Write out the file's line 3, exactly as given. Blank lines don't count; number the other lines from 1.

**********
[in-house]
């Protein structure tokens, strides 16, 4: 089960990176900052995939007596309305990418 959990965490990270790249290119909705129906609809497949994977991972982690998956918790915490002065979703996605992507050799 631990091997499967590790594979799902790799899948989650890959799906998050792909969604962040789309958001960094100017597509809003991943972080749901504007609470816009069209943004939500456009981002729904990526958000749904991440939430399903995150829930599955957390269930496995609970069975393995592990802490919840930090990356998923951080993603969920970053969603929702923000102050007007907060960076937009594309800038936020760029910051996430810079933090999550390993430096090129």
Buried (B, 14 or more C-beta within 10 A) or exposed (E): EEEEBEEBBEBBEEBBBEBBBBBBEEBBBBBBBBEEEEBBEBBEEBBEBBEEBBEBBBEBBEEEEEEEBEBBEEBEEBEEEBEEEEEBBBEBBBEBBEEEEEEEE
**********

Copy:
Buried (B, 14 or more C-beta within 10 A) or exposed (E): EEEEBEEBBEBBEEBBBEBBBBBBEEBBBBBBBBEEEEBBEBBEEBBEBBEEBBEBBBEBBEEEEEEEBEBBEEBEEBEEEBEEEEEBBBEBBBEBBEEEEEEEE